Police target award-winning journalist — again

 

I always imagined myself to be a militant warrior in a situation like this.

Having observed so much of the filmed injustice in the United States and Australia recently, I had a warped sense of my own courage - if ever I was confronted unfairly by police, I'd have my phone out, asking questions, demanding answers.

It's what I do for a living - have done since I became a journalist 18 years ago.

Walkley Award-winning sports journalist Jamie Pandaram with his shopping receipts.
Walkley Award-winning sports journalist Jamie Pandaram with his shopping receipts.

But now, surrounded by three NSW Police officers demanding to see receipts to prove I'd paid for my groceries at Marrickville Metro, I'm ashamed to say I froze.

By the time I'd been shown their badges, told I was being recorded, surrounded in a way that I was cornered, and asked to produce receipts for each item in my grocery bag, I was too stunned to talk, let alone whip out my phone and record this encounter.

By the time I'd snapped out of my shock and thought about videoing this search, I feared that would unnecessarily escalate the situation, and so I calmly explained I'd been to three different shops, and provided them the receipts.

But what concerns me most is that this is not normally my habit.

When the self-serve machine asks if I want to print out a receipt, nine times out of 10 I reject it and walk off, pleased to be saving the paper and helping the environment.

There was no particular reason I did choose to print out the receipts today, suffice to say I'll be eternally grateful for my decision.

Jamie had just finished buying his groceries at Woolworths Marrickville Metro when he was surrounded by three police officers. Picture: Dallas Kilponen
Jamie had just finished buying his groceries at Woolworths Marrickville Metro when he was surrounded by three police officers. Picture: Dallas Kilponen

It was a craving for a steak and salad dinner that got me into this mess.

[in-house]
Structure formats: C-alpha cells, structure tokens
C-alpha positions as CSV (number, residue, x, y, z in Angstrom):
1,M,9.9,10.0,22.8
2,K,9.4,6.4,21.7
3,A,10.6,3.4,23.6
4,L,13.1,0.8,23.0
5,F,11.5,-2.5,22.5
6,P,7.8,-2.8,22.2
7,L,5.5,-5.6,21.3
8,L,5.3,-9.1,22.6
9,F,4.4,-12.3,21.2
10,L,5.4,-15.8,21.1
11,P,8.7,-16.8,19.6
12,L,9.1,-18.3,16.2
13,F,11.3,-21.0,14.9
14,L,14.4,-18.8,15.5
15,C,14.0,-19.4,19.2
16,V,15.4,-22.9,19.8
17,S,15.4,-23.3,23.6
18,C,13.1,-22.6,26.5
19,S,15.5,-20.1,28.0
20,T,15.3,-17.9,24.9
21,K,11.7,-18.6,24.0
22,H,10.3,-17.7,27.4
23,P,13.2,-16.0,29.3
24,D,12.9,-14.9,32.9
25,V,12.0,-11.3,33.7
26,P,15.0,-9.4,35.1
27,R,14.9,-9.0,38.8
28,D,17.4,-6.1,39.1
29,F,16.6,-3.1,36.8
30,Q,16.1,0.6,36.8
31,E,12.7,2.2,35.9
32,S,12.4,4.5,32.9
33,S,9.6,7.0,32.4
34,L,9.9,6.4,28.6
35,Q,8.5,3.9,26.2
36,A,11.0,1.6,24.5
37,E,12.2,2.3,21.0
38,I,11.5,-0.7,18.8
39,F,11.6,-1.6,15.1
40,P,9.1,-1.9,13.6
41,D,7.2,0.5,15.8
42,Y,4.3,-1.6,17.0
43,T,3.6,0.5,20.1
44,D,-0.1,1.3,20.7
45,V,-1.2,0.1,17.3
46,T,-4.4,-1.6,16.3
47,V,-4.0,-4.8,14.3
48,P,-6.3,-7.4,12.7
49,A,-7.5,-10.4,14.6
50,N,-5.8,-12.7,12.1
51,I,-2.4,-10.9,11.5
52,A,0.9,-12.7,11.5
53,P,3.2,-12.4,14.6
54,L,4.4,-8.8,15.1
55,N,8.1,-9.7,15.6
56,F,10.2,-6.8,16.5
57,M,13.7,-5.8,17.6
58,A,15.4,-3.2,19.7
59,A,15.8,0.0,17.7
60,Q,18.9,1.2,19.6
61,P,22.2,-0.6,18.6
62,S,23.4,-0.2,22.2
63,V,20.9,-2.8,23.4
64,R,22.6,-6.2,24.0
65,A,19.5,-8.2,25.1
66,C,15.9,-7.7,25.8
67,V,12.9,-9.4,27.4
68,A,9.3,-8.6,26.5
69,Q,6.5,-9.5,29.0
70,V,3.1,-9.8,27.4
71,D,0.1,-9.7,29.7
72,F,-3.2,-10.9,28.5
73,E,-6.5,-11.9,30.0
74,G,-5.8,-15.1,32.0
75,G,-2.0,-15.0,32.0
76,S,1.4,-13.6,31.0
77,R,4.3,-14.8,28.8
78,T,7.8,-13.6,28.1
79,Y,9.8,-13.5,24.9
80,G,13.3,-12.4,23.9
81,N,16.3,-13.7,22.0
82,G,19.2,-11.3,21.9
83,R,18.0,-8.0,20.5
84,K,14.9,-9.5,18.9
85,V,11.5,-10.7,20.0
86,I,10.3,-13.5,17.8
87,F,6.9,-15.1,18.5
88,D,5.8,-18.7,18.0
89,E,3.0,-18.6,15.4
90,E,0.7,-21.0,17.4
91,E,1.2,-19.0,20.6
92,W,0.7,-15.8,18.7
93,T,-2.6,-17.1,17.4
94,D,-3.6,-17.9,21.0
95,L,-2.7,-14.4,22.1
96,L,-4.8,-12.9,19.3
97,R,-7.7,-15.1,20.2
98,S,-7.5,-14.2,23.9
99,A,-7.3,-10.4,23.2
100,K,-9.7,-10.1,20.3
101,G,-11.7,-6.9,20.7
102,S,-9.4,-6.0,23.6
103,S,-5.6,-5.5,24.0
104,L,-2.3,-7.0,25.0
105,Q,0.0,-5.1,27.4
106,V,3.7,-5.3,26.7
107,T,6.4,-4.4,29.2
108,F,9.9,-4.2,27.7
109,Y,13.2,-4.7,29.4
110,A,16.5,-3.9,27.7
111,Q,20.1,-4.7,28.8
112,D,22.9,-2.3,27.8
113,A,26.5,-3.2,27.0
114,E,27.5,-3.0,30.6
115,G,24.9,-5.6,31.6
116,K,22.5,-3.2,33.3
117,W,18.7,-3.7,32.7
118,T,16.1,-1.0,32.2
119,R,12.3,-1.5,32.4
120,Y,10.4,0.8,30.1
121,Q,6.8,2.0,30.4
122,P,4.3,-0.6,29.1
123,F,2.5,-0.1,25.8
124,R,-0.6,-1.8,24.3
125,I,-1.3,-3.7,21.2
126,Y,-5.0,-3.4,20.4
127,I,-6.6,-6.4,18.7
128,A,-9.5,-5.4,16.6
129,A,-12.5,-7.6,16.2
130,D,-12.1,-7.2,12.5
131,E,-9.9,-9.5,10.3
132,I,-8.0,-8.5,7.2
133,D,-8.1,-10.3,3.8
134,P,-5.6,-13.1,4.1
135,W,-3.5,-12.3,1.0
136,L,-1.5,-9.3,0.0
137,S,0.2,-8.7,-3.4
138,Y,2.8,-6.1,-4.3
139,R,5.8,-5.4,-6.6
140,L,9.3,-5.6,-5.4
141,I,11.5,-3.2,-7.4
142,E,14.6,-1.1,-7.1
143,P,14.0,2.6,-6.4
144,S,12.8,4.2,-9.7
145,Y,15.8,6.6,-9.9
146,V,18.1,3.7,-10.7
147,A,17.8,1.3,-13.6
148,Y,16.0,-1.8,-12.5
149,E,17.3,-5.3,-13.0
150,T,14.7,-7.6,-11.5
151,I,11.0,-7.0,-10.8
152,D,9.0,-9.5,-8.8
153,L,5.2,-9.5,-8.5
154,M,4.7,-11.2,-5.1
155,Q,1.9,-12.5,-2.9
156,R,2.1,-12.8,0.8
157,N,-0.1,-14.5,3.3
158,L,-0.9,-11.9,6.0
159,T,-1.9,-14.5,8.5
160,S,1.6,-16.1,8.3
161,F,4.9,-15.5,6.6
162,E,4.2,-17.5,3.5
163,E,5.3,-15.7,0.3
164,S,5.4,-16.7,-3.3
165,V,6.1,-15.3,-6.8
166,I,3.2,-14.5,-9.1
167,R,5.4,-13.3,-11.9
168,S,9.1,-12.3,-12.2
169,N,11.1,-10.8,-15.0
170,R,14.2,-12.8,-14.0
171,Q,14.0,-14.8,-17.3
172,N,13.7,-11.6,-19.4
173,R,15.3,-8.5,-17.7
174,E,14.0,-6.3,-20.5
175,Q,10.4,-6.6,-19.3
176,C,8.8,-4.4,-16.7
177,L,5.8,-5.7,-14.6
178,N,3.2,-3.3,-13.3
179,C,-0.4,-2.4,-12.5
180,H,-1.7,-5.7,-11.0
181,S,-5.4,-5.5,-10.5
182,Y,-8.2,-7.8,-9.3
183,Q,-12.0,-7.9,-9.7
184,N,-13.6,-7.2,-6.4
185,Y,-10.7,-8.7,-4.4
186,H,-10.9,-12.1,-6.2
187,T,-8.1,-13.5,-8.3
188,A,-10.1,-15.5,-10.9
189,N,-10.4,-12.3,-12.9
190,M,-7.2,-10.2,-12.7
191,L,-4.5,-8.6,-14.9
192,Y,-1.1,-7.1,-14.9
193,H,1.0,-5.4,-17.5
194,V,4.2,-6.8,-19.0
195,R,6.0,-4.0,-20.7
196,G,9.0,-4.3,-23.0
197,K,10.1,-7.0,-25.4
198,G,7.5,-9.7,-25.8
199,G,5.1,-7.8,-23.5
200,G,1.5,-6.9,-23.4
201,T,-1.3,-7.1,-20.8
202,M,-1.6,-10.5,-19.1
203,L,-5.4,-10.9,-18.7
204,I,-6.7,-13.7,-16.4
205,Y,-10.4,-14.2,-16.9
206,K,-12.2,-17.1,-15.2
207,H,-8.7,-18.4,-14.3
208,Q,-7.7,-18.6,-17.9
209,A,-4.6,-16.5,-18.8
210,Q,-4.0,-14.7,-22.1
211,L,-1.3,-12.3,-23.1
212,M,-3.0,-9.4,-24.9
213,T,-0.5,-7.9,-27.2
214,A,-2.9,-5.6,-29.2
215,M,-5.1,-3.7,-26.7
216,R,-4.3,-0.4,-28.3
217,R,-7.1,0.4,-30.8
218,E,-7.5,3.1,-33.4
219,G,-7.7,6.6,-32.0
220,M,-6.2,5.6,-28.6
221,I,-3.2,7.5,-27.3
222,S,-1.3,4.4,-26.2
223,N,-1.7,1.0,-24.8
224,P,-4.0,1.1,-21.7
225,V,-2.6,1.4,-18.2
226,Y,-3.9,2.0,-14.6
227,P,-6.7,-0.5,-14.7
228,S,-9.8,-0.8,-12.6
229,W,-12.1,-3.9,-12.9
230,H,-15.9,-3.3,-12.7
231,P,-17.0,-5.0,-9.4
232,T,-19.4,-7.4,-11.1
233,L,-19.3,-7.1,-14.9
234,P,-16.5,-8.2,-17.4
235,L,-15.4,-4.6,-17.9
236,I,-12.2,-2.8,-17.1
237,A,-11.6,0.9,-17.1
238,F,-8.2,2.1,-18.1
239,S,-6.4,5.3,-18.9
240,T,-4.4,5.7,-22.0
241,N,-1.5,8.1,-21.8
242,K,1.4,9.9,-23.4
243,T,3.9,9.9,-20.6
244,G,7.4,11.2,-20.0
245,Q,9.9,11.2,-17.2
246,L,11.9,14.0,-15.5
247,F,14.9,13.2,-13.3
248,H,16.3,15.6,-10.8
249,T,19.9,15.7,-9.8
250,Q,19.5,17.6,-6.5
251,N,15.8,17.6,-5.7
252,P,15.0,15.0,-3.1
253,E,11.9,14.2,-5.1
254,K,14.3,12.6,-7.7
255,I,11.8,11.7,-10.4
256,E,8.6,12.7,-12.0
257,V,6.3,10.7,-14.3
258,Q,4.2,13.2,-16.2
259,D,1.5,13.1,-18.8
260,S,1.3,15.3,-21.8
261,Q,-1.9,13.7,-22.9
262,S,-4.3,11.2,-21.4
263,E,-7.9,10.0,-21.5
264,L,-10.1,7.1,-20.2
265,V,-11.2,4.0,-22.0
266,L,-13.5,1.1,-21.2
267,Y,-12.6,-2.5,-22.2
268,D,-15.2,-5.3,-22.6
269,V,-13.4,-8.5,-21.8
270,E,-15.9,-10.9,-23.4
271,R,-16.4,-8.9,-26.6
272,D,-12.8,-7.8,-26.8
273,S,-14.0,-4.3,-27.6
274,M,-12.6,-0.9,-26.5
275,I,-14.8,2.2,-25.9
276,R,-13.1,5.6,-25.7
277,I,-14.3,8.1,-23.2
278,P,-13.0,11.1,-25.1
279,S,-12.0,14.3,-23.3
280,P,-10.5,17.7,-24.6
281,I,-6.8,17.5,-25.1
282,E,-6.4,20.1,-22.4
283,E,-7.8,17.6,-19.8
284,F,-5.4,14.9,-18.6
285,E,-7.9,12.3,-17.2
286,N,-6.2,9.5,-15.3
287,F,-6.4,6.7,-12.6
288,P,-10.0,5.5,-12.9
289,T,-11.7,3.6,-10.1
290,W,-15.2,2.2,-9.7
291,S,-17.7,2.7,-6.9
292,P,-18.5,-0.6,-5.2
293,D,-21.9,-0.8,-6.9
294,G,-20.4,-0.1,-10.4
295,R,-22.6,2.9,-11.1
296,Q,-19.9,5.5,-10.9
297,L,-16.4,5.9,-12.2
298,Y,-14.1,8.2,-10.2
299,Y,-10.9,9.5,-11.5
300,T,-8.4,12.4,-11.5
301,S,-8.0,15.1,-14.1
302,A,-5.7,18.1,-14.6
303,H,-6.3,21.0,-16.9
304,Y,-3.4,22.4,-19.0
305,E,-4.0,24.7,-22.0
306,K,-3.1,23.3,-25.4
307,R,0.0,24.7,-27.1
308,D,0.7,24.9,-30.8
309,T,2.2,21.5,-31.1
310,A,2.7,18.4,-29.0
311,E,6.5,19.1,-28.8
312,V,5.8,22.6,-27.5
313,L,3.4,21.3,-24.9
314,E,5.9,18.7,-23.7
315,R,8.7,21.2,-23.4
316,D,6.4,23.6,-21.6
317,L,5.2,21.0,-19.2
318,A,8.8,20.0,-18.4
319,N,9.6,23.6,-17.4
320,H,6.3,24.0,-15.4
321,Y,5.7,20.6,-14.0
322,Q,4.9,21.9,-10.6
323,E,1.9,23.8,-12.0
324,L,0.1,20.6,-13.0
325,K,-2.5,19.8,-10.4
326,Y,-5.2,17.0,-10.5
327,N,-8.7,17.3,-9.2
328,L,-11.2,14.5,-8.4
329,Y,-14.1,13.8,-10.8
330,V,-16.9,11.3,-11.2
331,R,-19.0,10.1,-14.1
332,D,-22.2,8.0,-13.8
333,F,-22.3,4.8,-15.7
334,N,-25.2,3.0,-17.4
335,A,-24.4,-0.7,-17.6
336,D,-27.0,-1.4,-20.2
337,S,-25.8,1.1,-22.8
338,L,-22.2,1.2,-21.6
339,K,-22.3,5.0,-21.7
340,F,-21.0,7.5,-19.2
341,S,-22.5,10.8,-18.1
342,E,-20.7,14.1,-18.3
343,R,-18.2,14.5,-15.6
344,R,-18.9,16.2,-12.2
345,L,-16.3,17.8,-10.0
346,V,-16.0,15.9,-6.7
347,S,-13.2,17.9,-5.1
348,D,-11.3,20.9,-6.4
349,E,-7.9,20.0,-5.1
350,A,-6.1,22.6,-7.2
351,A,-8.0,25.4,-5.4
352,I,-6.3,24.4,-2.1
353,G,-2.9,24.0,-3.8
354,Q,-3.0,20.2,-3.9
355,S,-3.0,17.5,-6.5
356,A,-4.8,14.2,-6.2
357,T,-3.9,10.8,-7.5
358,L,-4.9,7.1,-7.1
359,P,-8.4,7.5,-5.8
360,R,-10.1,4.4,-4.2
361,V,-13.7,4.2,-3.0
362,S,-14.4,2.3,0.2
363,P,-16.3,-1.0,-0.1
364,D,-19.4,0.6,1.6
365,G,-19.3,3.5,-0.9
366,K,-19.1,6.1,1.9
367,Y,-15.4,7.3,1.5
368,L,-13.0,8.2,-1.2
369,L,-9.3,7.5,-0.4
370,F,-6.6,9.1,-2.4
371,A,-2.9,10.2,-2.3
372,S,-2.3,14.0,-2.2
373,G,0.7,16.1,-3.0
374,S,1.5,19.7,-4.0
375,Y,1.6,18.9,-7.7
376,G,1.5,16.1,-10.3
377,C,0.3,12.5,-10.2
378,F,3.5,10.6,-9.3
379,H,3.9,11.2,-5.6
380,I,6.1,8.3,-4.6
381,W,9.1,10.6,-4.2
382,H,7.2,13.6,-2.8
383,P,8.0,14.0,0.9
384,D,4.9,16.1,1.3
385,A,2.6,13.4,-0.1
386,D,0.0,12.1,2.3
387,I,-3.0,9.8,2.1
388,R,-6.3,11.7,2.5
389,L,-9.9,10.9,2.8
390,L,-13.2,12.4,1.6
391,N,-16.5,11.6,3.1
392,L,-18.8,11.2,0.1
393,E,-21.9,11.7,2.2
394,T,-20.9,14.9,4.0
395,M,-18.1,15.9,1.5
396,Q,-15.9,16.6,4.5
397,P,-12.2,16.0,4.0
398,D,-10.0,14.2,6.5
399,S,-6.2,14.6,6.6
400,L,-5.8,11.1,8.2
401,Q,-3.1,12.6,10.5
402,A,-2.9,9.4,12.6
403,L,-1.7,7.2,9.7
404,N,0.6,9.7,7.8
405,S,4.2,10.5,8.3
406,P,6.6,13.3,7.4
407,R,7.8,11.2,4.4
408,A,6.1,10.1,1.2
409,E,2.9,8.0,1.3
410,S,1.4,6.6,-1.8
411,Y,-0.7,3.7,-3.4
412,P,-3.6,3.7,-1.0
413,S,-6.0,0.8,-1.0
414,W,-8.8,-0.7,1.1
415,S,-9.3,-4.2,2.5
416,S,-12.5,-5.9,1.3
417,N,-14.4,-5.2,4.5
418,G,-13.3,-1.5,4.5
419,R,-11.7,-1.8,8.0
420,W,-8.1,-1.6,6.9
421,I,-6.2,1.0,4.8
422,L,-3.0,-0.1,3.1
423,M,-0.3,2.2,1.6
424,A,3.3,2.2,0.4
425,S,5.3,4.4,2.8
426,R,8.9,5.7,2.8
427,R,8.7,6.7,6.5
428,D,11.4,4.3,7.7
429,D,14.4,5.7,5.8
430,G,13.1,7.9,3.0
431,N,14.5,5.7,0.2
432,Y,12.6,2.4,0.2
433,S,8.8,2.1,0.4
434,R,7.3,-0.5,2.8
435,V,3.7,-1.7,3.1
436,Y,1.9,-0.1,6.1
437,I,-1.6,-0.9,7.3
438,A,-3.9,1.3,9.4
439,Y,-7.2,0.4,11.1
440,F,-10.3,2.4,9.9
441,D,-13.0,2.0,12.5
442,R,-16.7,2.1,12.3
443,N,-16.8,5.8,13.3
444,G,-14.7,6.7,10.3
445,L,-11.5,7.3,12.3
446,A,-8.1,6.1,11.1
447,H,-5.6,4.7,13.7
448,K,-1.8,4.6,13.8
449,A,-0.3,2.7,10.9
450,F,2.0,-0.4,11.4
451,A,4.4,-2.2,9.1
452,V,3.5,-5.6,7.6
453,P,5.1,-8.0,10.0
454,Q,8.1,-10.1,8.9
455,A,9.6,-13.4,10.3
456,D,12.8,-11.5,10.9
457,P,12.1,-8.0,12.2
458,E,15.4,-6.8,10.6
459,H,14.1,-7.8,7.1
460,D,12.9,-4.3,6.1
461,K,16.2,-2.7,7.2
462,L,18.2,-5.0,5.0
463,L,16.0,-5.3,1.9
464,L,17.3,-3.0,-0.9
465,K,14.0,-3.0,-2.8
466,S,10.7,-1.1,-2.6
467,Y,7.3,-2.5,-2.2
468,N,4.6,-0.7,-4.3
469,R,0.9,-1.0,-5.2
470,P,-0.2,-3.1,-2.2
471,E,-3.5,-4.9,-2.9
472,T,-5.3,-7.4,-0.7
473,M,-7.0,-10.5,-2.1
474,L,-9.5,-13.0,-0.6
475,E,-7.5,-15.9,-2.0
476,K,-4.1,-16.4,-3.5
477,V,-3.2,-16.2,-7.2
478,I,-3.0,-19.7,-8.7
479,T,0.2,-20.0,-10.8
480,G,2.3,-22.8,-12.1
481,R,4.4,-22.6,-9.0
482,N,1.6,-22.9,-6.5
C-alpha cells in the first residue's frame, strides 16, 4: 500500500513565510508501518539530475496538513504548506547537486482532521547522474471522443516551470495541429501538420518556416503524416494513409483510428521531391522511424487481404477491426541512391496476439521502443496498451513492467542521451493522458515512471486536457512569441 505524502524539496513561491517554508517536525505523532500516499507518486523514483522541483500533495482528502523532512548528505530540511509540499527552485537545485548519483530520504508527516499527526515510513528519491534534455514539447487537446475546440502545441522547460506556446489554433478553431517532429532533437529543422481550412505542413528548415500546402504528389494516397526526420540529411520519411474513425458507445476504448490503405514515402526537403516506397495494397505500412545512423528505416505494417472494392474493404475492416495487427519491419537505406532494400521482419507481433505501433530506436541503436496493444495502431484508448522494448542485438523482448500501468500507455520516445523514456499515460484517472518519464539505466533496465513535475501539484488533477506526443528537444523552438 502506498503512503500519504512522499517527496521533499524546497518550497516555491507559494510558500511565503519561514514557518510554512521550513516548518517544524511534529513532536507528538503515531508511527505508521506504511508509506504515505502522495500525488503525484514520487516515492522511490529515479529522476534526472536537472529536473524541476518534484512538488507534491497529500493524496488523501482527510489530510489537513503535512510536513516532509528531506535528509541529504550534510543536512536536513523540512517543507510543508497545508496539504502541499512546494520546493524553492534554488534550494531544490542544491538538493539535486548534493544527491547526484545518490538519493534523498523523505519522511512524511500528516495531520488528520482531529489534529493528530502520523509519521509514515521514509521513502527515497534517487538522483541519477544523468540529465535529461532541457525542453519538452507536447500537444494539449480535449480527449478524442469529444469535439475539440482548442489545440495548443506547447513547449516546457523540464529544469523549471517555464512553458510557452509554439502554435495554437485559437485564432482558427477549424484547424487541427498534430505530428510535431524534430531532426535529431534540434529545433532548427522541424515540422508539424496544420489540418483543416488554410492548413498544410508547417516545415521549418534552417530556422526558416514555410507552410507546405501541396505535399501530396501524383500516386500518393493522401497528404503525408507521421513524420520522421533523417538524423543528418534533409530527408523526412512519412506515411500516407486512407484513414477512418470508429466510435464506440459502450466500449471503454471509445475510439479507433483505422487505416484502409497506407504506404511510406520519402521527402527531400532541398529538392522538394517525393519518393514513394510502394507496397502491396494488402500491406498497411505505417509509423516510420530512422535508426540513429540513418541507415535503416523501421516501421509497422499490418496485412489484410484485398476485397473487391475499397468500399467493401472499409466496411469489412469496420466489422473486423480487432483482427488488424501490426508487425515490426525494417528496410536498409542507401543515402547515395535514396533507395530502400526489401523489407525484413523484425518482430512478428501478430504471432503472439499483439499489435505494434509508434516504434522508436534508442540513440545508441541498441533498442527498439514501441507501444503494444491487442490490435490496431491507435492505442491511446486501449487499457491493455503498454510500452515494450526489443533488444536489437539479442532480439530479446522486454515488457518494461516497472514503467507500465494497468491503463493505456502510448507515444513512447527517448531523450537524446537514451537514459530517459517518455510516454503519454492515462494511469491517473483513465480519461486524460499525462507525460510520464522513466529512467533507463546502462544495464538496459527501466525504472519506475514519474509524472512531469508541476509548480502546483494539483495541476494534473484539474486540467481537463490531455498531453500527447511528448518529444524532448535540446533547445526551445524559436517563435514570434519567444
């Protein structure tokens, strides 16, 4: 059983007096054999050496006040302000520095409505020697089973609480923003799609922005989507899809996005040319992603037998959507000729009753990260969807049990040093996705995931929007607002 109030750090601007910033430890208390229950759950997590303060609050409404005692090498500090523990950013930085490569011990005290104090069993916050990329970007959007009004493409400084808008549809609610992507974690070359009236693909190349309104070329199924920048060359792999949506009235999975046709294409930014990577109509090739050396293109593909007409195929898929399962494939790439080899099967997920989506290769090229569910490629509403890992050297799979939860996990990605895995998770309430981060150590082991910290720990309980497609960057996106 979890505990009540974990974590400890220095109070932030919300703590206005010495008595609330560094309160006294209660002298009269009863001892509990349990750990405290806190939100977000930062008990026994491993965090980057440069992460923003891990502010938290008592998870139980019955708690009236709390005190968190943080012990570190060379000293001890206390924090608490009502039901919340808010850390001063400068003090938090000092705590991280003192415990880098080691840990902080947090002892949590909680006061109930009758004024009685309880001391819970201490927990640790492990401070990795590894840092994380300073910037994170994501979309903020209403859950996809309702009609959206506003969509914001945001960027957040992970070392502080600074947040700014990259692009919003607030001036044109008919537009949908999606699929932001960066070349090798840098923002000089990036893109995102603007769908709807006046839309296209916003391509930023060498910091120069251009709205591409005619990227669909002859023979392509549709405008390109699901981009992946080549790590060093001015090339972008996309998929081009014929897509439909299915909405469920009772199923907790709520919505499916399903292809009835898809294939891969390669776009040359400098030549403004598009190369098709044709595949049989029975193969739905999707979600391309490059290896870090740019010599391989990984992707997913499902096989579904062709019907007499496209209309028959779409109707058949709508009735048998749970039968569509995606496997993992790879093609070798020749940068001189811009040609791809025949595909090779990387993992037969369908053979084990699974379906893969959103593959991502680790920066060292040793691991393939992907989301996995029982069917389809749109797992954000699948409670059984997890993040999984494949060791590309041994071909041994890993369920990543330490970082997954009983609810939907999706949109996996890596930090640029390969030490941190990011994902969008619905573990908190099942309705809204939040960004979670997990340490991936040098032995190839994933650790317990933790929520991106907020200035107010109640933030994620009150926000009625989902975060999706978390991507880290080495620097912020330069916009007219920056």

Working from home has a few perks, including being able to duck into the shops at noon to grab dinner ingredients before returning to the work station in the lounge.

I went to Metro and visited Aldi first, picking up butter lettuce, then to the brilliant deli next door for fresh rosemary.

I checked out the butcher, but decided I'd get my steak from Woolworths.

After picking up my steak and a bottle of one of my favourite discoveries this year - Baconnaise, smoky bacon flavoured mayonnaise - I went to the self-serve counter, put the items through, paid with my credit card, loaded my bag and took my receipt.

As I began to walk out I was confronted by a woman in plain clothes, who flashed her badge and told me she was "Sergeant" someone, the situation too bizarre to recall the name.

She explained they were doing checks to make sure people were paying for all of their groceries.

Suddenly, on my left, another woman - who I'd just earlier passed in an aisle - presented her badge.

They escorted me to a dining area of the nearby sushi shop, at which point a large man loomed up behind me, the third officer.

They asked me to hand them the receipts. They examined the receipts and grocery items line by line. The first officer asked the second if her list added up, and then with that, said "Thanks mate" and walked off.

Police at Marrickville Metro investigating an armed robbery in 2014.
Police at Marrickville Metro investigating an armed robbery in 2014.


It took a few minutes before the shock turned to boiling anger.

It was 10 years ago that I was pulled over by police in Redfern and asked if the car I was driving belonged to me.

That day, just like today, I was wearing a baseball cap.

I have the greatest respect for the police, I applaud what they do and can only admire the strength they have to face danger on any given day to protect our community.

I just can't help but think that despite what I've achieved in my career or how I conduct myself as a person, at first glance I may appear suspicious to some.

I deliberated for some time as to whether I'd raise this issue, but I'm delighted I did.

The feedback from friends and strangers was resoundingly supportive and uplifting.

Not a single white person who contacted me had ever been asked by police if they owned the car they're driving, or to show receipts for their groceries, and were outraged on my behalf.

It shows me the overwhelming majority of Australians are aware of casual racism and eager to stamp it out.

And it highlights to me that as well-intentioned as I may be about saving the planet, I will never again forget to print out shopping receipts.

Jamie Pandaram is a Walkley Award-winning Daily Telegraph sports reporter

Originally published as Police target award-winning journalist - again


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